NEW YORK (Reuters) - Gold prices rose to within $10 of their all-time high on Friday as investors sought refuge from financial market uncertainty and currency depreciation ahead of a closely watched G20 meeting.
Friday’s gains lifted the metal within striking distance of the record high $1,264.90 set Monday on euphoria related to China’s vow to relax the yuan, but the rally was short-lived and bullion snapped a four-week winning streak
Markets were watching the cost of protecting Greek government debt against default, which rose to a record high on Friday. Investors were also piling into gold due to a global equity market slump.
“Sovereign risk has attracted establishment money into gold, which tends to be long-term money. It’s about adding safe-haven security to portfolios. In the next few weeks you might see profit-taking, but the trend is solidly upwards,” said VM Group analyst Jessica Cross.
On the other hand, some financial market uncertainty ebbed after an agreement by U.S. lawmakers to overhaul financial market regulation on Wall Street. U.S. stocks turned higher late in the session on a bank shares rally.
Spot gold was at $1,253.85 an ounce at 3:05 p.m. EDT (1905 GMT), up from $1,244.05 an ounce late in New York on Thursday. The metal earlier hit a session high of $1,257.65 an ounce. U.S. August futures settled up $10.30 at $1,256.20 an ounce.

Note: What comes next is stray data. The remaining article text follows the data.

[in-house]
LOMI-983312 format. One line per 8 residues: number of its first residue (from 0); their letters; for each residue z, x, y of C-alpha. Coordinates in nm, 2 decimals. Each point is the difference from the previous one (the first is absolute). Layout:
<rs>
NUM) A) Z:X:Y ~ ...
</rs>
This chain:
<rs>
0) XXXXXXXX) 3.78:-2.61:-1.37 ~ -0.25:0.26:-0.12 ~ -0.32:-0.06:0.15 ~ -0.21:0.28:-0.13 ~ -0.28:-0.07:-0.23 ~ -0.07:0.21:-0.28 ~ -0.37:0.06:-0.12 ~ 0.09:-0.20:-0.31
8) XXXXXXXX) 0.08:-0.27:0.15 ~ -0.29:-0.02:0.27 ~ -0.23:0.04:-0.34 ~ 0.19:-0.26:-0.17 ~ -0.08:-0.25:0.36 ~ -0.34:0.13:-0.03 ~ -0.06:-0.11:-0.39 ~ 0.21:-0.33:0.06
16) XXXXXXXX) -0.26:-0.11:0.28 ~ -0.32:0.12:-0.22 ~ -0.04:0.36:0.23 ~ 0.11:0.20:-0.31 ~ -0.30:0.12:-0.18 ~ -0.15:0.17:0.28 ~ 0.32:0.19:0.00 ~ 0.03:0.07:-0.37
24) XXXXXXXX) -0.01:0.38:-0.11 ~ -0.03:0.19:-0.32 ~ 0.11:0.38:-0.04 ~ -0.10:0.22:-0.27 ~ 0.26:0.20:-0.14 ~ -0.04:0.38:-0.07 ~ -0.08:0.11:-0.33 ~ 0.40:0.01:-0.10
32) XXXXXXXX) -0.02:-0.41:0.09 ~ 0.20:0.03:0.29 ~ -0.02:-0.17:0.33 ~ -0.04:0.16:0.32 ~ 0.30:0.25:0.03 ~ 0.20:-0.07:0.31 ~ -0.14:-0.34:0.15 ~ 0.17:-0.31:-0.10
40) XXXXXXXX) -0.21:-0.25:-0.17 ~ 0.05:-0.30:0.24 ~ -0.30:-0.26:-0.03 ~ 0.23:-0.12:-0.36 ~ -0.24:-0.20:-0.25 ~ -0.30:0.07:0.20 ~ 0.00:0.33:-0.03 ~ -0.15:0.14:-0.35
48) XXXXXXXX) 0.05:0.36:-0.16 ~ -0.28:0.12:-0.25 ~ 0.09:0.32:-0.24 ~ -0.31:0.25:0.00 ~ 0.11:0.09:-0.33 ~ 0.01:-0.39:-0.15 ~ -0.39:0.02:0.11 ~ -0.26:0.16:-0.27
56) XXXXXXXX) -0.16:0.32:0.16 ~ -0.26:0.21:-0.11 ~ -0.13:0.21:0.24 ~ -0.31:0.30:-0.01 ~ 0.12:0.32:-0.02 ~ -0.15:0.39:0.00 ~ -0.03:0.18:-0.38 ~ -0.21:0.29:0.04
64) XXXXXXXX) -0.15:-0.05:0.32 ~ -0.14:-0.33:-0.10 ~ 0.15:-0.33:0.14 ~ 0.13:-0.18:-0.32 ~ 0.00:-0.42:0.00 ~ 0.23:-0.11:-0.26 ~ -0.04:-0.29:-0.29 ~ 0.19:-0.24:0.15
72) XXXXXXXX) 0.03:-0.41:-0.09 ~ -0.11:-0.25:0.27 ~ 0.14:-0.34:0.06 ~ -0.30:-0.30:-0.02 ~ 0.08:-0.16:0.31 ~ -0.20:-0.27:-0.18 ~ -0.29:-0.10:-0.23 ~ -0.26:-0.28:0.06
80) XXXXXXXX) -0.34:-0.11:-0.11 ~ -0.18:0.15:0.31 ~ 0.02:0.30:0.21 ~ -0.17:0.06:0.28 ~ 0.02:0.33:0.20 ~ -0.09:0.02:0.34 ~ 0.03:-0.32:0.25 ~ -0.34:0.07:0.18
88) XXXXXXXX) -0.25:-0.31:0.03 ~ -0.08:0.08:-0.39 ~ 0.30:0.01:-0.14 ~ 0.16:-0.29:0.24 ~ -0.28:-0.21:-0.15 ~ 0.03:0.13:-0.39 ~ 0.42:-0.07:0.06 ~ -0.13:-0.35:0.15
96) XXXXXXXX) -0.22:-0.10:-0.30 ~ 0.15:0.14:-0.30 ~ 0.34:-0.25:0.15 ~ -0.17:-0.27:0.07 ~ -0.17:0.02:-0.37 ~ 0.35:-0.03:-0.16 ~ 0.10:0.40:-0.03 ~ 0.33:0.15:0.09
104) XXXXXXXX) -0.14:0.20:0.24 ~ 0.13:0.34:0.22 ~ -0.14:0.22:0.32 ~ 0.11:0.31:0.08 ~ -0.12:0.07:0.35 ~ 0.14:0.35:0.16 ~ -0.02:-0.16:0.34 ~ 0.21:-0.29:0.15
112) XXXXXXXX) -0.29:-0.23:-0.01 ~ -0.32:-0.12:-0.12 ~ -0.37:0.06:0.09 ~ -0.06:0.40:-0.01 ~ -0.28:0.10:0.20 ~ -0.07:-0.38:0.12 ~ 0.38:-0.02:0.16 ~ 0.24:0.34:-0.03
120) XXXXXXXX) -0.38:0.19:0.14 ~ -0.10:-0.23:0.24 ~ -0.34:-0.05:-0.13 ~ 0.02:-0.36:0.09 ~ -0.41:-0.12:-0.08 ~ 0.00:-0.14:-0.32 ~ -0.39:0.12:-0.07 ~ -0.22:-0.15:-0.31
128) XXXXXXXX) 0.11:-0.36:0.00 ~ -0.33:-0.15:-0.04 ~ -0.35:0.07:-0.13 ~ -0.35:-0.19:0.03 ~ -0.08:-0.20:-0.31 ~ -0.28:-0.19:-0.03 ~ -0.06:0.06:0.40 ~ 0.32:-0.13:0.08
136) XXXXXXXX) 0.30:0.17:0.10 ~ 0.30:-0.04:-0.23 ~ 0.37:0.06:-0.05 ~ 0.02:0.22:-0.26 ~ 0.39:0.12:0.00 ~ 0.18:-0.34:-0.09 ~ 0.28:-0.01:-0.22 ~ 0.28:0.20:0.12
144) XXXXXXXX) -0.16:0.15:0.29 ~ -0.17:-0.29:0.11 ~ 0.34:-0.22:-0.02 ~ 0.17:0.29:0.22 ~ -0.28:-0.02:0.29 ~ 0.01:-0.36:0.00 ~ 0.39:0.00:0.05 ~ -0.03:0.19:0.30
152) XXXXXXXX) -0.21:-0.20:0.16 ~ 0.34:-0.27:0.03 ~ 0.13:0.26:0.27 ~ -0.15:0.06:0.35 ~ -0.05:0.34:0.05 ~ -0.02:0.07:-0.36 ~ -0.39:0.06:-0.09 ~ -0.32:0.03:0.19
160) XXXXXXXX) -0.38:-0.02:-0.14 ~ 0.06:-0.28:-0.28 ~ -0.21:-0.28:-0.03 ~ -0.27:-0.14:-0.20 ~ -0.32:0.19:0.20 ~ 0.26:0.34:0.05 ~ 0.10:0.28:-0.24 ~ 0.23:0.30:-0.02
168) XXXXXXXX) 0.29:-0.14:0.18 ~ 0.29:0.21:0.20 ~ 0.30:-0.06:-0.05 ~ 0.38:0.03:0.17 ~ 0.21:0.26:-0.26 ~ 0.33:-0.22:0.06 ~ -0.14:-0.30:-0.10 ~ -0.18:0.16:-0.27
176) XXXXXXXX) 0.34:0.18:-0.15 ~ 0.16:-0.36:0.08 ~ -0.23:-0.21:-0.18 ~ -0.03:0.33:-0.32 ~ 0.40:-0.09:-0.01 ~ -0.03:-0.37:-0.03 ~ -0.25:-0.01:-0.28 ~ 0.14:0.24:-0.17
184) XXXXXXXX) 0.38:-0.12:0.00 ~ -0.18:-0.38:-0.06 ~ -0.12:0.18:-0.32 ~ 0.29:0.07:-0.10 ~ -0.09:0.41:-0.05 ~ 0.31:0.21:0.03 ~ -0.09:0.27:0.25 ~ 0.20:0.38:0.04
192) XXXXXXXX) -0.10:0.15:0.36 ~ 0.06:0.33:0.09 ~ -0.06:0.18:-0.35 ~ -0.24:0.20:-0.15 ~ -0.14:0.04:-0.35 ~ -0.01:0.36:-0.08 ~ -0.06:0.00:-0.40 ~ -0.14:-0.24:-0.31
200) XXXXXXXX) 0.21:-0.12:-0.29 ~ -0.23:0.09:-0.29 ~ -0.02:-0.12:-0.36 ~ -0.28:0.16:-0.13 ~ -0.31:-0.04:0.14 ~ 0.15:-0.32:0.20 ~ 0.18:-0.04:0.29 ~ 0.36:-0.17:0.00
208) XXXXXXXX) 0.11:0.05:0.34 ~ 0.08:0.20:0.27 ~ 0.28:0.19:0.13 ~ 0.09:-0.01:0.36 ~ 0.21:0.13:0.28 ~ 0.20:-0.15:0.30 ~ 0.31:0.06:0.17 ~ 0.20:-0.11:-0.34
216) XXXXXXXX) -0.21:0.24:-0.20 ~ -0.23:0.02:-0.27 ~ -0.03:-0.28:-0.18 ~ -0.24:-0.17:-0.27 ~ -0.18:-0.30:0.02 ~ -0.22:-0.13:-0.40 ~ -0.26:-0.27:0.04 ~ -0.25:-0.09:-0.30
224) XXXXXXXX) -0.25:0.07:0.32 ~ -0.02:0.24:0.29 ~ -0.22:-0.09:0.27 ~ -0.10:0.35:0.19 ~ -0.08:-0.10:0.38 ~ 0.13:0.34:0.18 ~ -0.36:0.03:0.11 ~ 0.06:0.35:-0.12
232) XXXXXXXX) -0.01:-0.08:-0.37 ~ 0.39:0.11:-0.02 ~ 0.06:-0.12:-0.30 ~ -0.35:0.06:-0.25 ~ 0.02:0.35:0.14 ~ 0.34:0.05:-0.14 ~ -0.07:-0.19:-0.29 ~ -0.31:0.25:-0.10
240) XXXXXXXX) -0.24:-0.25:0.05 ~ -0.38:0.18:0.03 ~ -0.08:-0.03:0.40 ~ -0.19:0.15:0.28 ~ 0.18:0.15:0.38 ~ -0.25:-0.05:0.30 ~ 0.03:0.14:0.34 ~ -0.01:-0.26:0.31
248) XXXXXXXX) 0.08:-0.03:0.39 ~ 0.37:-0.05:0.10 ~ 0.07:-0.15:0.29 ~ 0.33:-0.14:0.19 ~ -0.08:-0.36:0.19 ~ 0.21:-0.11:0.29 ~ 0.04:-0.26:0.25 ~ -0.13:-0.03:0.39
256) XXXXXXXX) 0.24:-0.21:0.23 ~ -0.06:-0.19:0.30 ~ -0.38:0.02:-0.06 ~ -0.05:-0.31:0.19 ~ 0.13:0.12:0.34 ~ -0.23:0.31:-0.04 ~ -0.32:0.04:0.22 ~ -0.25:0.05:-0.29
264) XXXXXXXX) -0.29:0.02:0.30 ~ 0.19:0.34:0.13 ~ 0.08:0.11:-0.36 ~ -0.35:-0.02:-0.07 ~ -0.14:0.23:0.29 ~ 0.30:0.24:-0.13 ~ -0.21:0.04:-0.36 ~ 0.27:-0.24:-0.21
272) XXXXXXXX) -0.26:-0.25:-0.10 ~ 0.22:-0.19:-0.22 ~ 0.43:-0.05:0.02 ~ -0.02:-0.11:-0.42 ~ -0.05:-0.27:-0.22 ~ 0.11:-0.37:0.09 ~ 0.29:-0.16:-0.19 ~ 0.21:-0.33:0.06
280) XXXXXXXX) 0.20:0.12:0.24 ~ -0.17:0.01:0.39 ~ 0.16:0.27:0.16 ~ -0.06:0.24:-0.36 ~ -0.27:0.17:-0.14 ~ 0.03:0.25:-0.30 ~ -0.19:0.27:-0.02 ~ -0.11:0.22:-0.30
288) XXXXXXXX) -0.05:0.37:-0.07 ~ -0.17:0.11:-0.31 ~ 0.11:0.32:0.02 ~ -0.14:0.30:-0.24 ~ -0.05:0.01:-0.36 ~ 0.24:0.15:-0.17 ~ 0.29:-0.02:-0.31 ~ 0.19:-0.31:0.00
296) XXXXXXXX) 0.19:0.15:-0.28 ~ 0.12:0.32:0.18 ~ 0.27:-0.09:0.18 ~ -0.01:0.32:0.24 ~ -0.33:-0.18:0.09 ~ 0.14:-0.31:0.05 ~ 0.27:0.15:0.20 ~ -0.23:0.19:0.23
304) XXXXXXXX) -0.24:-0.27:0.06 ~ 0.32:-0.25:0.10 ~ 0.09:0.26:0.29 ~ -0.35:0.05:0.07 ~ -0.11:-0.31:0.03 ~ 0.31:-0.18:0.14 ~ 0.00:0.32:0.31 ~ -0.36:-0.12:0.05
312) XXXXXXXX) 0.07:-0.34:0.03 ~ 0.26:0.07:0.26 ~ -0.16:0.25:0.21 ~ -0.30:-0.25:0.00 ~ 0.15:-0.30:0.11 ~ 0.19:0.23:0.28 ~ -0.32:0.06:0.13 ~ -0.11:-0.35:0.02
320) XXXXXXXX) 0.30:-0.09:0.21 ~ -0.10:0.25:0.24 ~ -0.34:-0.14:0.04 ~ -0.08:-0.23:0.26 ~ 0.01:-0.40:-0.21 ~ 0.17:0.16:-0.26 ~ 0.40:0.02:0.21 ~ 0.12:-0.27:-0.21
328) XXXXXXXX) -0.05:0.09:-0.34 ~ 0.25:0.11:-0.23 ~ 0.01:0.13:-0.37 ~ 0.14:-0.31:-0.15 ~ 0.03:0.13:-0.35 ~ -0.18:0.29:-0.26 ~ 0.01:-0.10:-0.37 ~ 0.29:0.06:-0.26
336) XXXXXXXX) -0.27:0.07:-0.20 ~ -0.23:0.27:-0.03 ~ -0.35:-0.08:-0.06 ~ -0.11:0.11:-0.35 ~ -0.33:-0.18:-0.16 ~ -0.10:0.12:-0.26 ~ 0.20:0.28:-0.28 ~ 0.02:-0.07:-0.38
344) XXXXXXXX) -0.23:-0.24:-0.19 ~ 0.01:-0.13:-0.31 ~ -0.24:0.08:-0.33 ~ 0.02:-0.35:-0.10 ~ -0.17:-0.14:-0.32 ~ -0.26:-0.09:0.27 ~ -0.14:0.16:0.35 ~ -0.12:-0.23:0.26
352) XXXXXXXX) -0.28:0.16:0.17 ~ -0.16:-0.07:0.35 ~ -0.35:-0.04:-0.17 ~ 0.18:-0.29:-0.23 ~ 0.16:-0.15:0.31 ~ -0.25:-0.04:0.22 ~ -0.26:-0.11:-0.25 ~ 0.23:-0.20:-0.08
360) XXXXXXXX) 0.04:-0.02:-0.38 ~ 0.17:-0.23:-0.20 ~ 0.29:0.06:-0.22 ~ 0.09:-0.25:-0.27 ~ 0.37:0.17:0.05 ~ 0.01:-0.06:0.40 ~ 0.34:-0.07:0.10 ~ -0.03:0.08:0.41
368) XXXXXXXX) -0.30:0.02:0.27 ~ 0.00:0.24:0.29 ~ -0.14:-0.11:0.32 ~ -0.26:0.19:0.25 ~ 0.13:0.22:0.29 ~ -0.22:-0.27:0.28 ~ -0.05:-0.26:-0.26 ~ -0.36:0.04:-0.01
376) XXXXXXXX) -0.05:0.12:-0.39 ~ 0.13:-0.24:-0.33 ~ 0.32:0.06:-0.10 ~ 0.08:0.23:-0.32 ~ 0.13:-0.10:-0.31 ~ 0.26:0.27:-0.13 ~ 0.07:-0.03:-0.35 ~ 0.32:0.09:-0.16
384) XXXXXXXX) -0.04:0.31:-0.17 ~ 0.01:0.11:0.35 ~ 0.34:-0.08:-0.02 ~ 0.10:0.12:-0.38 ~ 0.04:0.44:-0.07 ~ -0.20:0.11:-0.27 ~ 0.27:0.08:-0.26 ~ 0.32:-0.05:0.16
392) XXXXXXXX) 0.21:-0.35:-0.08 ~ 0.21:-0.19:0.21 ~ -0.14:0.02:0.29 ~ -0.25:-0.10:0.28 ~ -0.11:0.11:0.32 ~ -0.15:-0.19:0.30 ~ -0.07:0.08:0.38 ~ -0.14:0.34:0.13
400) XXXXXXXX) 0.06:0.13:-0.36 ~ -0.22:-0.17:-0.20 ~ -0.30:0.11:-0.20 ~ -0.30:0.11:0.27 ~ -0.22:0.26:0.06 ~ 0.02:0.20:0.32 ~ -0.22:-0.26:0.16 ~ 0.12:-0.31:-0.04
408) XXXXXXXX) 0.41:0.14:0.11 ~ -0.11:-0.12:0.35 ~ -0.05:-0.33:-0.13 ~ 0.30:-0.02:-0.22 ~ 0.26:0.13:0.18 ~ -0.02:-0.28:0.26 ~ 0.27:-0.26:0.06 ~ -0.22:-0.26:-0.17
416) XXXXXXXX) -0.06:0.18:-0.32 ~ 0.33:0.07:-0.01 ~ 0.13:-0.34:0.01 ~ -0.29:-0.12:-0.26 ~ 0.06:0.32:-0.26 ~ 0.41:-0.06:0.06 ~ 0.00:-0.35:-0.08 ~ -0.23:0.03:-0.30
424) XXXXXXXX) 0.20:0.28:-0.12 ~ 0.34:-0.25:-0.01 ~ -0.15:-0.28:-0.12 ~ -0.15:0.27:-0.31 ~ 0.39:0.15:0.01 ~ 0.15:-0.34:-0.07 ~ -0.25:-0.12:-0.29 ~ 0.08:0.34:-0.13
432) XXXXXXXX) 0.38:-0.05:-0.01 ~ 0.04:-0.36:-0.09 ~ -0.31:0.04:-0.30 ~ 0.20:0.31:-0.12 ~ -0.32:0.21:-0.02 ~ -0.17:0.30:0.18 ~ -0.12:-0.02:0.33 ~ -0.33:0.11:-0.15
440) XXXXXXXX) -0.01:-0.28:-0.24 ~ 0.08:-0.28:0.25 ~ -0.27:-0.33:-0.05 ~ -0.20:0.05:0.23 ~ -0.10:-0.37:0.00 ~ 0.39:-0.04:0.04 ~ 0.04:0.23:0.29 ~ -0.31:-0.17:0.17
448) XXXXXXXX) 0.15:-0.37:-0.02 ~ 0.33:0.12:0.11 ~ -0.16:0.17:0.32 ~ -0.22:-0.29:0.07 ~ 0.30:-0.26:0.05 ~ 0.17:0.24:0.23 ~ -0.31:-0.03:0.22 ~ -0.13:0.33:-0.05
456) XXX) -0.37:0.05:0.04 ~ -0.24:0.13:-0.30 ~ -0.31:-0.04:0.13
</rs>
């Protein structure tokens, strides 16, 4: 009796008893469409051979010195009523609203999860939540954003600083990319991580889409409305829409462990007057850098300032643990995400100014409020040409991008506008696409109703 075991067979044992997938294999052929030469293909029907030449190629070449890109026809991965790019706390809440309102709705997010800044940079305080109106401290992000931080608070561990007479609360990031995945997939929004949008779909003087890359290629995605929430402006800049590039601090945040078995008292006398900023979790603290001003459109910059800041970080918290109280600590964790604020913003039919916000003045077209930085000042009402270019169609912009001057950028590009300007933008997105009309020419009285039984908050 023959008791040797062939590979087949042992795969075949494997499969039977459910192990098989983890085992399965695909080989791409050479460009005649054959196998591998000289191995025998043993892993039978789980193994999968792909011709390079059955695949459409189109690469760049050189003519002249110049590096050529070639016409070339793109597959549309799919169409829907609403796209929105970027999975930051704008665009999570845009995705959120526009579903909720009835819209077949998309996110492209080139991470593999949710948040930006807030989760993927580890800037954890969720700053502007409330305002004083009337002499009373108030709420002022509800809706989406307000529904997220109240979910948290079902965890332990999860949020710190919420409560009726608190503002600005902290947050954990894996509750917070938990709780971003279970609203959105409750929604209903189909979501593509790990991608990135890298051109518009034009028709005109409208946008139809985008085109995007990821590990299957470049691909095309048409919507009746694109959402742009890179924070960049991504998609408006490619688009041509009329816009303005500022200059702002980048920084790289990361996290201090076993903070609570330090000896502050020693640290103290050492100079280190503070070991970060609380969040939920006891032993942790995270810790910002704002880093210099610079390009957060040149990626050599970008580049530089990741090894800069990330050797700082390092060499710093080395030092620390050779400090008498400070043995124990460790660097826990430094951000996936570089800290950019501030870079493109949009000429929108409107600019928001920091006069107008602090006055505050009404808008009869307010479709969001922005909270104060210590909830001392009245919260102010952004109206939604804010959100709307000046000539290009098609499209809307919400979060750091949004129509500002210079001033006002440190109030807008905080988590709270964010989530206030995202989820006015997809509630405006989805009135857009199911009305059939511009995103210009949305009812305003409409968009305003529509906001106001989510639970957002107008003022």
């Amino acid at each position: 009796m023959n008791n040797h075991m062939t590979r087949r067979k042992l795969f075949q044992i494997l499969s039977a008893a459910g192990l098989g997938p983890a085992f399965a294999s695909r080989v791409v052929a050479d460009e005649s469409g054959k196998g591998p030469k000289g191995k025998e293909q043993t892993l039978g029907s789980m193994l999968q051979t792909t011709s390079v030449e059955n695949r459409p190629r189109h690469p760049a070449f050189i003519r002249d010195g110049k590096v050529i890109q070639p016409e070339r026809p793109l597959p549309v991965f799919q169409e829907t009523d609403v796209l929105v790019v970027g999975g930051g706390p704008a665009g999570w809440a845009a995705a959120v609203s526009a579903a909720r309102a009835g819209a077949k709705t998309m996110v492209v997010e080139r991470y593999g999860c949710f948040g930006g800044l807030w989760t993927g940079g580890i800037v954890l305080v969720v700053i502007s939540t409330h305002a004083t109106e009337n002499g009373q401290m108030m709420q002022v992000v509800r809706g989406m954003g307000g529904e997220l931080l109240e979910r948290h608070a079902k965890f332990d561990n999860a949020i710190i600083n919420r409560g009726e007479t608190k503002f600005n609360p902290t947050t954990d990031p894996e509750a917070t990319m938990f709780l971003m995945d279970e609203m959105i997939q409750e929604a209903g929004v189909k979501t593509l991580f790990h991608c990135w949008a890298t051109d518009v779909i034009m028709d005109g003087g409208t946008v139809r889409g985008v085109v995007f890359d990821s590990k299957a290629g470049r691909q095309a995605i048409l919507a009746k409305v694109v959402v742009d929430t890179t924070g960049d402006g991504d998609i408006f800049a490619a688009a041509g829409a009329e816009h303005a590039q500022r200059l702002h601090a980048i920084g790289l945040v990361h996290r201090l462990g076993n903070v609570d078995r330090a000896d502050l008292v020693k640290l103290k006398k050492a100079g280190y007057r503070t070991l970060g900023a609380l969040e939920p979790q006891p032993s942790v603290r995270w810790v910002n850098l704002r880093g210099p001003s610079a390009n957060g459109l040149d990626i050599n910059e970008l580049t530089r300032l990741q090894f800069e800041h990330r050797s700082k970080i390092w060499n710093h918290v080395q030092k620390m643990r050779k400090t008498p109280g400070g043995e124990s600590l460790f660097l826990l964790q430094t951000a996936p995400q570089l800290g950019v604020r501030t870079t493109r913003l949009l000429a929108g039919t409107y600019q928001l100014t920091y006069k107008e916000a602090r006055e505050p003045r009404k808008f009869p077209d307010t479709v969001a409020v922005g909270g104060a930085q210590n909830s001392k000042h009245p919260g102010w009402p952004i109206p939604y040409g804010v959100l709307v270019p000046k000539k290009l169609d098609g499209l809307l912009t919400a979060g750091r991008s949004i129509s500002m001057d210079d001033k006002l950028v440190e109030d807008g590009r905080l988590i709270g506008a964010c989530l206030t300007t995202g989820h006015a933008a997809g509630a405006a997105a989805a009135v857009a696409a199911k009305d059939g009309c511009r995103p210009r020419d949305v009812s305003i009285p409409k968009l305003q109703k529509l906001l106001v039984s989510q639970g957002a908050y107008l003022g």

Late-session gains in the euro against the dollar and a crude oil rally stirred by the possibility of an Atlantic tropical storm developing also powered gold’s gains.
Data released earlier showing the U.S. economy expanded at a 2.7 percent annual rate in the first quarter, instead of the 3 percent pace reported last month, also gave gold support by increasing its safe-haven appeal.
Traders said that gold could retest record highs on possible developments out of the Group of 20 summit this weekend. Disagreements about the best way to ensure growth and fiscal responsibility could add to gold’s appeal.
Gold over the past couple of years has benefited from perceptions that governments were quietly trying to depreciate their currencies to help boost exports and growth.
“Nobody is giving up on gold. There is too much uncertainty in the world,” said Andrey Kryuchenkov, an analyst VTB Capital. “Gold is trading like a currency. People are not ready to liquidate their holdings. They are using price dips as buying opportunities. That was the case at $1,230 support.”
Earlier this week the Federal Reserve acknowledged the faltering pace of recovery in the United States, the world’s largest economy, and renewed its pledge to hold interest rates at very low levels for a long time.
The Fed’s statement dampened dollar sentiment, which boosts demand for gold. Low or zero interest rates also mean there is no opportunity cost for holding gold, which earns no interest or dividends.
And that explains why holdings of the world’s largest gold-backed exchange-traded fund, SPDR Gold Trust, rose to a record high at 1,316.177 tonnes as of June 24 from the previous high of 1,313.135 tonnes on June 22.
On market fundamentals, news that Russia’s total gold output, including scrap, fell 6 percent year-on-year in the period from January to May improved overall sentiment.
James Steel, chief commodity analyst at HSBC, said the news highlighted the difficulties in raising gold output in many producing nations, which is an important supportive factor in the metal’s bull market.
Spot silver was at $19.03 an ounce, up from $18.65 late in New York on Thursday. Platinum was at $1,565, up from $1,557.50, and palladium was at $476.50, up from $471.
Additional reporting by Pratima Desai and Maytaal Angel in London; Editing by Walter Bagley